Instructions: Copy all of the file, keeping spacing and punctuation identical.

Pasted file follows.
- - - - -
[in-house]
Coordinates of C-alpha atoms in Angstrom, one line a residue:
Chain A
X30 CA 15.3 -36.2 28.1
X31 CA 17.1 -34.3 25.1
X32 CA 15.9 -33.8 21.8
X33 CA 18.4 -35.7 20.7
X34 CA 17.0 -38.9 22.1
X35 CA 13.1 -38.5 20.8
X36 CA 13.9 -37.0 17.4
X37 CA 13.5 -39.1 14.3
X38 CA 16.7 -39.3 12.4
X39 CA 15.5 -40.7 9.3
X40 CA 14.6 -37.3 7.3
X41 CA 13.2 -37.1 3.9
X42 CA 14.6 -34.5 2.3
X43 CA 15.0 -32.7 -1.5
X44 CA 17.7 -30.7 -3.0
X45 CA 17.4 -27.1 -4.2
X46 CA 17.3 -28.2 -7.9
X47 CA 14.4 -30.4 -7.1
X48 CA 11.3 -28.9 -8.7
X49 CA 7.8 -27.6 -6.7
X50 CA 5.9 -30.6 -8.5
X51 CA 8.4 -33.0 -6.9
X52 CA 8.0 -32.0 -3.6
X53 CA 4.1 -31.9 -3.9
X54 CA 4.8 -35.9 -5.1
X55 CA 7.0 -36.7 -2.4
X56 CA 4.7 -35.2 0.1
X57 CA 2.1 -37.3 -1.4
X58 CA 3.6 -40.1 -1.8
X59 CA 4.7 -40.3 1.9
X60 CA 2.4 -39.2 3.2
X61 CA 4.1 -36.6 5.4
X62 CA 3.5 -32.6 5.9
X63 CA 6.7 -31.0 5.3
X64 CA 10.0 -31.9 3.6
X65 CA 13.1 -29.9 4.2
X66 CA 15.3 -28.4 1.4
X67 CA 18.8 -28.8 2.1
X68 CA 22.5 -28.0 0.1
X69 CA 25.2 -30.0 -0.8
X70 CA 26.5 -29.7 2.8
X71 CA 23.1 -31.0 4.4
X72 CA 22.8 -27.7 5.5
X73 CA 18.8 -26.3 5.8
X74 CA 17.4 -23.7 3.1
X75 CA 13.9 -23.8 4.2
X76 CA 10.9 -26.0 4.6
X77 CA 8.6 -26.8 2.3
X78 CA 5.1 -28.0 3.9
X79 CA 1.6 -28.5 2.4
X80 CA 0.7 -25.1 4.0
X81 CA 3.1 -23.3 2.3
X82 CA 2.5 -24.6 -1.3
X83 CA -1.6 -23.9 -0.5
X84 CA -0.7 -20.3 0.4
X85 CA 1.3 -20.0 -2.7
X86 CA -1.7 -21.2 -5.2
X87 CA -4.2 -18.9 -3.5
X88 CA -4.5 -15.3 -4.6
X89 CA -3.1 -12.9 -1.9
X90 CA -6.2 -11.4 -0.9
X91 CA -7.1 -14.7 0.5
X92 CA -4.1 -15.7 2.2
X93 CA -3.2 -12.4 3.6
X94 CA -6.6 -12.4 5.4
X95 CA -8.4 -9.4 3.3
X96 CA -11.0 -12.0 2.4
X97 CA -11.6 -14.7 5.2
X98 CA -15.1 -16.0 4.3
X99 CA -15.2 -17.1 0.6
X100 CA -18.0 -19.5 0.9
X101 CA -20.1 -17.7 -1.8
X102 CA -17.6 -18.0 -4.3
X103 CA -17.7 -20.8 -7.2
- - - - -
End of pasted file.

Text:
[in-house]
Coordinates of C-alpha atoms in Angstrom, one line a residue:
Chain A
X30 CA 15.3 -36.2 28.1
X31 CA 17.1 -34.3 25.1
X32 CA 15.9 -33.8 21.8
X33 CA 18.4 -35.7 20.7
X34 CA 17.0 -38.9 22.1
X35 CA 13.1 -38.5 20.8
X36 CA 13.9 -37.0 17.4
X37 CA 13.5 -39.1 14.3
X38 CA 16.7 -39.3 12.4
X39 CA 15.5 -40.7 9.3
X40 CA 14.6 -37.3 7.3
X41 CA 13.2 -37.1 3.9
X42 CA 14.6 -34.5 2.3
X43 CA 15.0 -32.7 -1.5
X44 CA 17.7 -30.7 -3.0
X45 CA 17.4 -27.1 -4.2
X46 CA 17.3 -28.2 -7.9
X47 CA 14.4 -30.4 -7.1
X48 CA 11.3 -28.9 -8.7
X49 CA 7.8 -27.6 -6.7
X50 CA 5.9 -30.6 -8.5
X51 CA 8.4 -33.0 -6.9
X52 CA 8.0 -32.0 -3.6
X53 CA 4.1 -31.9 -3.9
X54 CA 4.8 -35.9 -5.1
X55 CA 7.0 -36.7 -2.4
X56 CA 4.7 -35.2 0.1
X57 CA 2.1 -37.3 -1.4
X58 CA 3.6 -40.1 -1.8
X59 CA 4.7 -40.3 1.9
X60 CA 2.4 -39.2 3.2
X61 CA 4.1 -36.6 5.4
X62 CA 3.5 -32.6 5.9
X63 CA 6.7 -31.0 5.3
X64 CA 10.0 -31.9 3.6
X65 CA 13.1 -29.9 4.2
X66 CA 15.3 -28.4 1.4
X67 CA 18.8 -28.8 2.1
X68 CA 22.5 -28.0 0.1
X69 CA 25.2 -30.0 -0.8
X70 CA 26.5 -29.7 2.8
X71 CA 23.1 -31.0 4.4
X72 CA 22.8 -27.7 5.5
X73 CA 18.8 -26.3 5.8
X74 CA 17.4 -23.7 3.1
X75 CA 13.9 -23.8 4.2
X76 CA 10.9 -26.0 4.6
X77 CA 8.6 -26.8 2.3
X78 CA 5.1 -28.0 3.9
X79 CA 1.6 -28.5 2.4
X80 CA 0.7 -25.1 4.0
X81 CA 3.1 -23.3 2.3
X82 CA 2.5 -24.6 -1.3
X83 CA -1.6 -23.9 -0.5
X84 CA -0.7 -20.3 0.4
X85 CA 1.3 -20.0 -2.7
X86 CA -1.7 -21.2 -5.2
X87 CA -4.2 -18.9 -3.5
X88 CA -4.5 -15.3 -4.6
X89 CA -3.1 -12.9 -1.9
X90 CA -6.2 -11.4 -0.9
X91 CA -7.1 -14.7 0.5
X92 CA -4.1 -15.7 2.2
X93 CA -3.2 -12.4 3.6
X94 CA -6.6 -12.4 5.4
X95 CA -8.4 -9.4 3.3
X96 CA -11.0 -12.0 2.4
X97 CA -11.6 -14.7 5.2
X98 CA -15.1 -16.0 4.3
X99 CA -15.2 -17.1 0.6
X100 CA -18.0 -19.5 0.9
X101 CA -20.1 -17.7 -1.8
X102 CA -17.6 -18.0 -4.3
X103 CA -17.7 -20.8 -7.2